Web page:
Circadian Rhythm and Your HealthMay 17, 2018
Interviewee: Helmut Zarbl, Ph.D.
Did you know that many of the processes in your body operate on a 24-hour cycle? This cycle, called the circadian rhythm, controls important functions in the body, such as hormone production and sleep patterns. The circadian rhythm is largely controlled by the normal pattern of light and darkness we experience in a day. But our circadian rhythm – and the processes it controls – can become disrupted if we are exposed to artificial light during nighttime hours. Disruption of the circadian rhythm has been linked to a range of health problems, including obesity, mood disorders, and cancer.
In this podcast, Helmut Zarbl, Ph.D., discusses his research on circadian rhythms, and highlights why people who work night shifts and are frequently exposed to nighttime light have increased rates of certain types of cancer. We’ll also learn tips for maintaining a normal, healthy circadian rhythm and getting a good night’s sleep.
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Helmut Zarbl, Ph.D., directs the NIEHS Center for Environmental Exposures and Disease and the Environmental and Occupational Health Sciences Institute at Rutgers University. He also serves as chair of the Rutgers Department of Environmental and Occupational Health where he promotes the development of innovative educational programming to prepare students for careers as public health researchers and practitioners.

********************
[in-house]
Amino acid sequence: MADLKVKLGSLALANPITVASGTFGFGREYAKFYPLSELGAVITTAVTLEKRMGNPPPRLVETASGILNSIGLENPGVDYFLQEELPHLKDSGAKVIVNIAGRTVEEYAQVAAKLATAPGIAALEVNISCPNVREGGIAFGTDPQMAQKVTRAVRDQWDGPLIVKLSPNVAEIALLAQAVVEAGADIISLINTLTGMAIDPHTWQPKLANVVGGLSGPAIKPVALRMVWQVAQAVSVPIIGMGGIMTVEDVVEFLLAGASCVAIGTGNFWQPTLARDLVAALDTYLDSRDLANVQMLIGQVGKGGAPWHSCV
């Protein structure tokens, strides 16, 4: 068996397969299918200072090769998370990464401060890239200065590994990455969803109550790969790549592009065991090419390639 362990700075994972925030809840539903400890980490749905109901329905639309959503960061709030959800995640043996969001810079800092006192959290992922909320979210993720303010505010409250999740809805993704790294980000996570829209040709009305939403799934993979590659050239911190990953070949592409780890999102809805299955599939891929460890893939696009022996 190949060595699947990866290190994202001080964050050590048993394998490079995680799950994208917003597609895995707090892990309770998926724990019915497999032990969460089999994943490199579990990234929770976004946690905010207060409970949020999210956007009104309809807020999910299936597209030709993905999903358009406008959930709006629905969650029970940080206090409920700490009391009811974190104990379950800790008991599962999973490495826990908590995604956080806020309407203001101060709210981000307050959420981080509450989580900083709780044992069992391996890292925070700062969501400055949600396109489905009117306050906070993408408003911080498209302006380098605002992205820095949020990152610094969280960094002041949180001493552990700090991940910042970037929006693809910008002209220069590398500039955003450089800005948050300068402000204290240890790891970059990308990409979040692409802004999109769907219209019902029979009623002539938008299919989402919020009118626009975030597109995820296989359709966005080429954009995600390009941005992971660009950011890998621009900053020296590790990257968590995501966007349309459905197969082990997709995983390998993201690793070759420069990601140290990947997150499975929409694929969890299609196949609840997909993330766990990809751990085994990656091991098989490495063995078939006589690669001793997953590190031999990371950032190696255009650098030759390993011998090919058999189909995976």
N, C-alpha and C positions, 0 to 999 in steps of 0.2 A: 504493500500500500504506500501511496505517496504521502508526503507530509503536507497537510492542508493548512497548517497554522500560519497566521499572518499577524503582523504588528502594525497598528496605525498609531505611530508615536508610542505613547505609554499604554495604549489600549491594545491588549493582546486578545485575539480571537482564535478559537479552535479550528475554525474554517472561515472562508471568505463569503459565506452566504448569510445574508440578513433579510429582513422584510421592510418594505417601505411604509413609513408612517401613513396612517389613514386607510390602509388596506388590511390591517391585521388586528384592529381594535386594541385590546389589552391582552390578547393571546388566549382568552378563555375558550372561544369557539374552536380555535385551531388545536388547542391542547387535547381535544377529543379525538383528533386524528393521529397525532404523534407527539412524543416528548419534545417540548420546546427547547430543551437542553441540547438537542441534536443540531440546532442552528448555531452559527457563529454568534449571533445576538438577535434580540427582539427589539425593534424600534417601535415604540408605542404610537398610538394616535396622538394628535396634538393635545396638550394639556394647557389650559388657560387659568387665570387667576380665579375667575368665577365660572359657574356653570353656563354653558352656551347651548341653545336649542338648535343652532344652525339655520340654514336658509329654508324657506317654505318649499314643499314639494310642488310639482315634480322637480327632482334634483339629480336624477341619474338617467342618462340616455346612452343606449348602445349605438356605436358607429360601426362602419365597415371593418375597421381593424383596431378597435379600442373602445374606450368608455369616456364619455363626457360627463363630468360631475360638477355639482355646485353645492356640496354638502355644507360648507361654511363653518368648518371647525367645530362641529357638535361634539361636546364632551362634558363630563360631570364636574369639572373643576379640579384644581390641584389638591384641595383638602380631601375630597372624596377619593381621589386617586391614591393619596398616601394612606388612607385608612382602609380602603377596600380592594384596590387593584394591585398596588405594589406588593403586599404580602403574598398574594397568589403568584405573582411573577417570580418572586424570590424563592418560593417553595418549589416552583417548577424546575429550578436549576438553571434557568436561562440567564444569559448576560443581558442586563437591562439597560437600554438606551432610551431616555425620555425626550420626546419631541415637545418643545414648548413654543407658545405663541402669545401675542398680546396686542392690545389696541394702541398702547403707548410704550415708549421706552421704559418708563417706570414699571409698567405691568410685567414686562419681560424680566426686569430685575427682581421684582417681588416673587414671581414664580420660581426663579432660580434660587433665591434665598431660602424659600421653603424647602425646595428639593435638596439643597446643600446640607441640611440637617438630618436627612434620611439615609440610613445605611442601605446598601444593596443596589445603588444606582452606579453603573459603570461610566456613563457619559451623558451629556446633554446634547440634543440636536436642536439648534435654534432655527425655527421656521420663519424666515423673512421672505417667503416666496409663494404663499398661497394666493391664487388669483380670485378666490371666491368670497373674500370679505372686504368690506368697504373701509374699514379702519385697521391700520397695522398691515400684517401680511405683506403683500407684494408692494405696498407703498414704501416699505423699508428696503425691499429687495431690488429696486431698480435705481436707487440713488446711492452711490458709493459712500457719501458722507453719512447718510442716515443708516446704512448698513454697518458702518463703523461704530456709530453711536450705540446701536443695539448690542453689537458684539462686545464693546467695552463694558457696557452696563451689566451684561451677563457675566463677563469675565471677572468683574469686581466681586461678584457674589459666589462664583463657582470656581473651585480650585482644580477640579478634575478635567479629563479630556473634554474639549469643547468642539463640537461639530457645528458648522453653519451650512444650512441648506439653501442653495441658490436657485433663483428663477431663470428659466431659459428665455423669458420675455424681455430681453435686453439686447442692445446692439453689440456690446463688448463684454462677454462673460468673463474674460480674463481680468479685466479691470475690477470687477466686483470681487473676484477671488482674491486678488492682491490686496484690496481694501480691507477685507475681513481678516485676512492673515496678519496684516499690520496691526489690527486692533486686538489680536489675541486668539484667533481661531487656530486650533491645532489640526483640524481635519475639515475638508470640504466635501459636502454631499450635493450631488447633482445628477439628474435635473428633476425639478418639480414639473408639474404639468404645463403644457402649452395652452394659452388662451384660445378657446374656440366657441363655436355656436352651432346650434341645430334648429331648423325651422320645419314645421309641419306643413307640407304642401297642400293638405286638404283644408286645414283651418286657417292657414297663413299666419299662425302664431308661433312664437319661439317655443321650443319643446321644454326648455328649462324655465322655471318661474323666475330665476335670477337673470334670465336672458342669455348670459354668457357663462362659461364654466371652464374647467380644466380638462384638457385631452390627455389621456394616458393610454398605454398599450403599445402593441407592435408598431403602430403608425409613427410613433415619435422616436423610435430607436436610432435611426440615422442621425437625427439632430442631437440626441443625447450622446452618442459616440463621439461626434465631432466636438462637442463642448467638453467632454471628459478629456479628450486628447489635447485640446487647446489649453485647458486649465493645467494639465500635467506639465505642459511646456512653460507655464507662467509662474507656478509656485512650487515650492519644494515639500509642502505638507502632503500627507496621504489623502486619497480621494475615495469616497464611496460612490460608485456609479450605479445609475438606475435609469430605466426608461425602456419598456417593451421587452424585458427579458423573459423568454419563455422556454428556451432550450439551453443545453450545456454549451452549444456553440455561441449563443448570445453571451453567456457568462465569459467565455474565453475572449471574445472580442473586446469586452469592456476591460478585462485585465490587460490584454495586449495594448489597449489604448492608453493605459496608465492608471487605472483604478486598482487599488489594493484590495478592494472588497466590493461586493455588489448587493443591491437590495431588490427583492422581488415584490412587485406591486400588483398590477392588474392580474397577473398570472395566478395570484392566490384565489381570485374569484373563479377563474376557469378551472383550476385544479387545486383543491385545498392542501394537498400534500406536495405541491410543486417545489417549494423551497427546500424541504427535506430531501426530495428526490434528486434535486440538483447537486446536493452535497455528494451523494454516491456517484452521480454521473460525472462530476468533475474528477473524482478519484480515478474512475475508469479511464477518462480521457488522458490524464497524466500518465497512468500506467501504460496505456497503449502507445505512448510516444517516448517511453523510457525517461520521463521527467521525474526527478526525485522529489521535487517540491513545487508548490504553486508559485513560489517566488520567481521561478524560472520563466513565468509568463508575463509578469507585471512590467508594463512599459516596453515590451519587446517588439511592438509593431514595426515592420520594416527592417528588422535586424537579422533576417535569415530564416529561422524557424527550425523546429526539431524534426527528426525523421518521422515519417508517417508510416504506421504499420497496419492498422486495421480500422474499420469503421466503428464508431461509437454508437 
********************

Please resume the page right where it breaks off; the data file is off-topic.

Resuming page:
Zarbl’s research focuses on how genetic and environmental factors influence the development of cancer and other chronic diseases. His research on the circadian rhythm has led to important discoveries about how shift work and exposure to light at night may increase risk of breast and prostate cancer, and how a dietary supplement may reduce this risk. He is the author of more than 85 research papers and book chapters.
- Review the National Toxicology Program evaluation of Night Shift Work and Light at Night for the Report on Carcinogens.
- Read a short article summarizing the scientific evidence that led the International Agency for Research on Cancer to declare shift work a probable carcinogen.
- See the Circadian Rhythms Factsheet from the National Institute of General Medical Sciences.
- Read Tick Tock: Your Body Clocks, an article from the National Institutes of Health monthly newsletter.
- Check out Brain Basics: Understanding Sleep, a webpage from the National Institute of Neurological Disorders and Stroke.
- Watch a 1-minute video to hear more from Dr. Zarbl about circadian rhythm and cancer.